On Voting Rights, the Supremes' Most Notable Quotes

Is voting really a "racial entitlement"? Is racial discrimination in voting a "disease?" Ladies and gentlemen, here are your justices.

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I filed an early piece yesterday afternoon on the remarkable oral argument in Shelby County v. Holder, the challenge to the Voting Rights Act at the United States Supreme Court. But I fear that I failed to adequately convey the flavor of what happened inside court Wednesday morning. Sometimes, the arguments in big Supreme Court cases are dry. Last year's fight over the Affordable Care Act was like that. But sometimes the arguments in big Supreme Court cases are profoundly revealing. Yesterday's was like that. I mean, a justice of the United States Supreme Court actually called the right to vote a "racial entitlement."

Re-reading the transcript — and, please, you should read it if you haven't already — I was struck by the gulf between the real world and the world of the Court. For example, not a single word was uttered during the argument about the voter suppression efforts of 2012 even though Section 5 of the Voting Rights Act, the very provision under the gun, was successfully invoked last year in Texas, Florida and South Carolina to prevent racially discriminatory voting measures. You would think that the best evidence of a law's continued purpose would be its... continued purpose. But no.

Then there is the gulf on the Court itself. If you read the transcript you'll notice that the Court's liberal justices reserved their questions mostly for the lawyer from Shelby County, Alabama, who had the nerve to declare, amid an ocean of evidence of modern voting discrimination in his state, that the Voting Rights Act had served its purpose. You'll also notice that the Court's conservatives saved their questions mostly for Solicitor General Donald B. Verrilli, Jr. and civil rights attorney Debo P. Adegbile. This is not, in this instance, an open-minded court.

To give you the best sense of the ways in which the Court is split along ideological lines here, to give you a sense of the disconnect under which the justices will be laboring between today and late June when they issue their divided, divisive ruling, I've lined up a few quotes from the argument (in the order in which they were made). It's always unfair to single out a particular quote but these truly are illustrative. Justice Clarence Thomas, of course, was silent. But he's told us four years ago, in a case out of Texas, that he is ready to strike down Section 5.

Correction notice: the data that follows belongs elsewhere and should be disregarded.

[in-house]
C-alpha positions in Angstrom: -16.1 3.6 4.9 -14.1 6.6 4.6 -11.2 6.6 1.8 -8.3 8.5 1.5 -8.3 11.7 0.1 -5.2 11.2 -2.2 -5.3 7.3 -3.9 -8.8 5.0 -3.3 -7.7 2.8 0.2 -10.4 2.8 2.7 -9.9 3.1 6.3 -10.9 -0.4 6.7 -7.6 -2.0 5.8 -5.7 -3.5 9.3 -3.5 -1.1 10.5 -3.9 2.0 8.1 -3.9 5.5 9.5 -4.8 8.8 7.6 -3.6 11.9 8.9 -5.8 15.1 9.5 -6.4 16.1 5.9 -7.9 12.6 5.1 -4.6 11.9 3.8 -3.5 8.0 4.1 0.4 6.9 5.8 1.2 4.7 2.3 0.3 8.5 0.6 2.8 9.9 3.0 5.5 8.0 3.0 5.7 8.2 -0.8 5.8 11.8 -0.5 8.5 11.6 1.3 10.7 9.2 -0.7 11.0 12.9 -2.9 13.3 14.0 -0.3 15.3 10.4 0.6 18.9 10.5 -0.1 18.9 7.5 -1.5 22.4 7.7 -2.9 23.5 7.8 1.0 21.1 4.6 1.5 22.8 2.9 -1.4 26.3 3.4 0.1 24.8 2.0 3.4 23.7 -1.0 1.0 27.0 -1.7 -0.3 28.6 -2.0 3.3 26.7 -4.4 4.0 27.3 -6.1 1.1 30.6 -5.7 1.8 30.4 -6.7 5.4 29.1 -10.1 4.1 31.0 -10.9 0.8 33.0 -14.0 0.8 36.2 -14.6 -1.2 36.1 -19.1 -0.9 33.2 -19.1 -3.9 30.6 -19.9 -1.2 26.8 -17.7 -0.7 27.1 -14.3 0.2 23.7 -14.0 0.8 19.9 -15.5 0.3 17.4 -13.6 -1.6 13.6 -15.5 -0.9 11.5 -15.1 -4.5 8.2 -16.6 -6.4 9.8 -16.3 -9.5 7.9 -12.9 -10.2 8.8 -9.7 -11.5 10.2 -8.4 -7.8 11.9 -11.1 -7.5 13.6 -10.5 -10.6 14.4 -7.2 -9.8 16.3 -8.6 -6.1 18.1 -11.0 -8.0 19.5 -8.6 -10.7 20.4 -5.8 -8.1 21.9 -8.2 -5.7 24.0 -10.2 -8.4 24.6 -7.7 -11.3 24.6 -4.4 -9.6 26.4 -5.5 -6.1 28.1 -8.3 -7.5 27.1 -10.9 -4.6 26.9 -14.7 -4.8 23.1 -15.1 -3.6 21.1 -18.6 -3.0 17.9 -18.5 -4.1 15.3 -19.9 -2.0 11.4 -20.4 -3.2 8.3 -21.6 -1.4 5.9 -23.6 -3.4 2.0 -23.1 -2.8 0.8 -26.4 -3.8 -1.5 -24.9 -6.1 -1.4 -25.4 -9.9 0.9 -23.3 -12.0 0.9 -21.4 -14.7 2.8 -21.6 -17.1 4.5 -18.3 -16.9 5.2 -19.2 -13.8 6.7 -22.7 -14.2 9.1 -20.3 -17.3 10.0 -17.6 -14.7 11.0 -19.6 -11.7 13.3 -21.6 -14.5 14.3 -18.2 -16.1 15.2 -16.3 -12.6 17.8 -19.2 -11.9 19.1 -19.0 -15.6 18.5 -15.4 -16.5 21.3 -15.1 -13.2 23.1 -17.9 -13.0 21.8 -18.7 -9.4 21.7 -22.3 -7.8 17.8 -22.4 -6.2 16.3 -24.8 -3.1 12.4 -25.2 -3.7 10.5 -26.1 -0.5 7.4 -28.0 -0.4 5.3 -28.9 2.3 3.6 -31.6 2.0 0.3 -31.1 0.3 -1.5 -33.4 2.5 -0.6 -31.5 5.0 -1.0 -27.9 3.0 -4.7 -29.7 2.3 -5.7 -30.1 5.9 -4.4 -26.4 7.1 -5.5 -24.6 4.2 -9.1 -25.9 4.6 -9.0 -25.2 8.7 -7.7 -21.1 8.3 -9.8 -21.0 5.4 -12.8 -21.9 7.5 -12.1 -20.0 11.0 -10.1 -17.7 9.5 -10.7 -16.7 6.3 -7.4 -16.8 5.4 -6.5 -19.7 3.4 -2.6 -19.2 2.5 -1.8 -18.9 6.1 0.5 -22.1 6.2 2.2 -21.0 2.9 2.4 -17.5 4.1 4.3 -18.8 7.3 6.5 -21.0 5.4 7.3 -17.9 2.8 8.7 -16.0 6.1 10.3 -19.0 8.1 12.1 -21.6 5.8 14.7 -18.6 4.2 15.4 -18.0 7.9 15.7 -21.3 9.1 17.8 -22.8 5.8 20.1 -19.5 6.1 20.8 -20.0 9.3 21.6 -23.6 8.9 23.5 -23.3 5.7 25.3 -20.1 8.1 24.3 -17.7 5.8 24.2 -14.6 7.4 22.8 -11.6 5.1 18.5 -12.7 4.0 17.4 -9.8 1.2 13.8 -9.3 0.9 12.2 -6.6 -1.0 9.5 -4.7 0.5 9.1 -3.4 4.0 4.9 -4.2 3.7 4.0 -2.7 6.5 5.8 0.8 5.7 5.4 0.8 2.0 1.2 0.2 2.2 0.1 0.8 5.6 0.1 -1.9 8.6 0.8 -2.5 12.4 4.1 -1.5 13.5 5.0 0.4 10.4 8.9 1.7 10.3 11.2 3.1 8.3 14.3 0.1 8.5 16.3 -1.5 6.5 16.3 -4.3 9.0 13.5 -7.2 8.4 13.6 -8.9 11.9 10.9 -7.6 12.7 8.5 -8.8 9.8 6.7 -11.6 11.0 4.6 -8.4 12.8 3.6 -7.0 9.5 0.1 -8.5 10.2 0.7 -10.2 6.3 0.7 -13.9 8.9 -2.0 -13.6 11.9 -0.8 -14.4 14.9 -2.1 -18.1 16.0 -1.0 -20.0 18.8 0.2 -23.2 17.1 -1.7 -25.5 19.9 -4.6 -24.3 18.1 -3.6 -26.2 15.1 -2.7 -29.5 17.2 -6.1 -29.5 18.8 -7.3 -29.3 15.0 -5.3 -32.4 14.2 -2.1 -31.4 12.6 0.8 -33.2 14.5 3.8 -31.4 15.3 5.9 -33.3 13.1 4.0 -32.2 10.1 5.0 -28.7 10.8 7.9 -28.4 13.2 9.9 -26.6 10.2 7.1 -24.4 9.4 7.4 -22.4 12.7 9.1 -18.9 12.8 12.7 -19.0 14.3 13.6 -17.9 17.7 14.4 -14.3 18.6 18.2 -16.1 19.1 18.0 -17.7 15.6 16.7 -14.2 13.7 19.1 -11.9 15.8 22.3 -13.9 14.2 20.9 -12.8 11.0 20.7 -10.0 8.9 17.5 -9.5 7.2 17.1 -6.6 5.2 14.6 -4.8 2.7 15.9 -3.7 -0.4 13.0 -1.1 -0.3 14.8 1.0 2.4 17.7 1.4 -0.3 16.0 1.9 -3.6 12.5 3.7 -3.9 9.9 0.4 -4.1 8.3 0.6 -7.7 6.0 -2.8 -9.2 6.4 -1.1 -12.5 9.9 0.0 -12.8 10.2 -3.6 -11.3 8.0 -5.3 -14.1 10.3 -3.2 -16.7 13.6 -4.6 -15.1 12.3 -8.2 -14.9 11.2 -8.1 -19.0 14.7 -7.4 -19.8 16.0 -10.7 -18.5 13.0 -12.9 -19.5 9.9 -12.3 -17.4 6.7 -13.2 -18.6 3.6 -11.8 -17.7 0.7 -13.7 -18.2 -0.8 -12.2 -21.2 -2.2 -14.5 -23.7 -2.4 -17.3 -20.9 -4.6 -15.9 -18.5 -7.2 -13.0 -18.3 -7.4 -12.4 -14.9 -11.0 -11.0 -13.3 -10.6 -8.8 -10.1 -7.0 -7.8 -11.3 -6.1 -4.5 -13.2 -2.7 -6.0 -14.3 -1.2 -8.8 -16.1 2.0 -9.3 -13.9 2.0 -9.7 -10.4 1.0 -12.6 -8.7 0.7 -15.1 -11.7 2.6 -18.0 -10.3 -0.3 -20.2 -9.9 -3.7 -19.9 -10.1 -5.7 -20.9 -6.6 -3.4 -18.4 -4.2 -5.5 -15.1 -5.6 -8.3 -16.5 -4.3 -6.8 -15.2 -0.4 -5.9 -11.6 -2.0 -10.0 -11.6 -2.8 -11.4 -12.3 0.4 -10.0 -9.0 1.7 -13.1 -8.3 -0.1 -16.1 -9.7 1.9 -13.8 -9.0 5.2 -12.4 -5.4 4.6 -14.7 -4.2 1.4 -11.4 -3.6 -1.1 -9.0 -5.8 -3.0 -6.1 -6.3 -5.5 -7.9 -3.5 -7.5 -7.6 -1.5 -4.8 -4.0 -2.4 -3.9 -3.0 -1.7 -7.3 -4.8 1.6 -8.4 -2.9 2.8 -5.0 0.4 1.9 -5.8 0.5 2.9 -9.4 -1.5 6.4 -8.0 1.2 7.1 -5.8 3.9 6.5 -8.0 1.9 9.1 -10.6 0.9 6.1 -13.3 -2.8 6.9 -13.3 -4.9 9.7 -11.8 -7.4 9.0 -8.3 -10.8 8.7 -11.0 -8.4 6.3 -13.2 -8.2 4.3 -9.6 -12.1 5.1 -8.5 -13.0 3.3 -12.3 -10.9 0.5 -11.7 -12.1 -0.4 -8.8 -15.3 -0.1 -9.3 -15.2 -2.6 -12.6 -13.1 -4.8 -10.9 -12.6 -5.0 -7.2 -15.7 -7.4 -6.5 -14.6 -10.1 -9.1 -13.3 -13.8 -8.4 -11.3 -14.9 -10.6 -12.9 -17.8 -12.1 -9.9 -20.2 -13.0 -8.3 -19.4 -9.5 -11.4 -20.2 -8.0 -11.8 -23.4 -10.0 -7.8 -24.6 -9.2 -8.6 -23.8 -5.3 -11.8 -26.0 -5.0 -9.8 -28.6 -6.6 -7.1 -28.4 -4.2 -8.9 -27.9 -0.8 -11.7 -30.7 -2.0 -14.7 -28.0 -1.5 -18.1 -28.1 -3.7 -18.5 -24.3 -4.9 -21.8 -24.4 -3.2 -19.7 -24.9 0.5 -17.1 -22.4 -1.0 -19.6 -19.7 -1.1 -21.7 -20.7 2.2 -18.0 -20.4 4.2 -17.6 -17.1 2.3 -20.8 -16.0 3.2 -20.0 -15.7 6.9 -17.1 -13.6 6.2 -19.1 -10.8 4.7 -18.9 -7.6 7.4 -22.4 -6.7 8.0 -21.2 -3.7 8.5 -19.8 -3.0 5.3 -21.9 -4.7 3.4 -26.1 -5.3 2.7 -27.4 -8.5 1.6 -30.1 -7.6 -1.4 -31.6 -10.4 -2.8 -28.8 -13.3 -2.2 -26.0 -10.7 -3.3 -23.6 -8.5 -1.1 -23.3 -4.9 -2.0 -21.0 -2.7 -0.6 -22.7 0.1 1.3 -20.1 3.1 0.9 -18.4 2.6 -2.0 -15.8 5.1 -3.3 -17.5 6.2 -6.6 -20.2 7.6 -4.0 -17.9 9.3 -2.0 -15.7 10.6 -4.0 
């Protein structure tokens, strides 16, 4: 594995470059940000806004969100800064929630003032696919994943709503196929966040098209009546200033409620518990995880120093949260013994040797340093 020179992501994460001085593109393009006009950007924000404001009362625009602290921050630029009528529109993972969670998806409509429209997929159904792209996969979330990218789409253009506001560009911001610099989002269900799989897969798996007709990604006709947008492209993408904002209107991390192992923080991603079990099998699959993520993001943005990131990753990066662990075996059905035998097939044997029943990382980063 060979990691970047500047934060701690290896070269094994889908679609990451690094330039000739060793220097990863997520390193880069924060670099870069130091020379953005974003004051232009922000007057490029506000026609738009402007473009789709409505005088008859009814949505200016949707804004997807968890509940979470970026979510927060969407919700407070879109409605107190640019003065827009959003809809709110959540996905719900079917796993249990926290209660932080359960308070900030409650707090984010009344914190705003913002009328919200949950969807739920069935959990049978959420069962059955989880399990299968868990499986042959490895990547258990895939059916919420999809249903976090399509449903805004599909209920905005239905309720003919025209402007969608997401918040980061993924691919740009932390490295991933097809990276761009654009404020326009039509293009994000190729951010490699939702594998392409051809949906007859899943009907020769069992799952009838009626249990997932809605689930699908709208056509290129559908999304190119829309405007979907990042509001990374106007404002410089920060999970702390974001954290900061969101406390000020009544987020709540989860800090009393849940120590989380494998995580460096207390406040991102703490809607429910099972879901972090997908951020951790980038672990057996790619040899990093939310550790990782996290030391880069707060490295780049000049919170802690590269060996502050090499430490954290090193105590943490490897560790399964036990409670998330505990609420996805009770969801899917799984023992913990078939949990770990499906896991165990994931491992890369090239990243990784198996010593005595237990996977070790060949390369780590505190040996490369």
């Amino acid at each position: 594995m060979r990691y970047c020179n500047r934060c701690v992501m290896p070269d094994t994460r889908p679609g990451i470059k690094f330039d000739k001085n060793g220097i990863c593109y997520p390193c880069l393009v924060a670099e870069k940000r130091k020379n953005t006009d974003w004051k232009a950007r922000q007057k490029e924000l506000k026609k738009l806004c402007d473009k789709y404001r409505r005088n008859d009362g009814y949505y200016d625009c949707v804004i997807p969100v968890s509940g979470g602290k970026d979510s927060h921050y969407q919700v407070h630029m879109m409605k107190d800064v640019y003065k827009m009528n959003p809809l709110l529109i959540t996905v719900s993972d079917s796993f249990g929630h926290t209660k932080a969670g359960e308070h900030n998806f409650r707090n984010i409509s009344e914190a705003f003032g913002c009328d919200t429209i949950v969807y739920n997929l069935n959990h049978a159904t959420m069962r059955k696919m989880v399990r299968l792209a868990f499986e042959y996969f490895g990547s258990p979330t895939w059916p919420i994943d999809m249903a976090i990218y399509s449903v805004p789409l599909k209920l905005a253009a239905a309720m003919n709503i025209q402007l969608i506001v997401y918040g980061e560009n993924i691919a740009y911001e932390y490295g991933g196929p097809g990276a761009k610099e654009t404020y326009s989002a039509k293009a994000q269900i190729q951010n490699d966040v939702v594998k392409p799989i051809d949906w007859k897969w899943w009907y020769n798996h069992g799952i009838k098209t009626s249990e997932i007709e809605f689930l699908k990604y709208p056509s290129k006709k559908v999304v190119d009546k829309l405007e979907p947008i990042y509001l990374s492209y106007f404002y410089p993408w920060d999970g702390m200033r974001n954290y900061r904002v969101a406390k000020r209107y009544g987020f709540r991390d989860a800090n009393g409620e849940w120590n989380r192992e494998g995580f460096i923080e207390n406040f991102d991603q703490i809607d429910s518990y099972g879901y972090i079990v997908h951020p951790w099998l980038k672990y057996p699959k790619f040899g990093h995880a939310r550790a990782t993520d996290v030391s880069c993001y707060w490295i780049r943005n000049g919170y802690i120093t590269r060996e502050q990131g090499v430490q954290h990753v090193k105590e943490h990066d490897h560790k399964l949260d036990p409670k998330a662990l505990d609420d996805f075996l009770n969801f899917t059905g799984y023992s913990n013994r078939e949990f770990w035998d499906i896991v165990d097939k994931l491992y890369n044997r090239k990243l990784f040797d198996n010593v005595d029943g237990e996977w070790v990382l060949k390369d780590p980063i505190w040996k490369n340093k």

Justice Sonia Sotomayor (to Shelby County attorney Bert W. Rein): "May I ask you a question Assuming I accept your premise, and there's some question about that. that some portions of the South have changed, your county pretty much hasn't... In.. In the period we're talking about, it has many more discriminating — 240 discriminatory voting laws that were blocked by Section 5 objectives. There were numerous remedied by Section 2 litigation. You may be the wrong party bringing this."

Justice Elena Kagan (to Rein): "But think about this State that you're representing, it's about. a quarter black, but Alabama has no black statewide elected officials. If Congress were to write a formula that looked to the number of successful Section 2 suits per million residents, Alabama would be the number one State on the list... I mean, you're objecting to a formula, but under any formula that Congress could devise, it would capture Alabama."

Justice Ruth Bader Ginsburg (to Rein): "Mr. Rein, you keep emphasizing over and over again in your brief and you said it a couple of times this morning. Congress was well aware that [voter] registration was no longer the problem. This legislative record is replete with what they call second generation devices. Congress said up front: We know that the registration is fine. That is no longer the problem. But the discrimination continues in other forms."

Presented by

Andrew Cohen is a contributing editor at The Atlantic. He is a legal analyst for 60 Minutes and CBS Radio News, a fellow at the Brennan Center for Justice, and Commentary Editor at The Marshall Project

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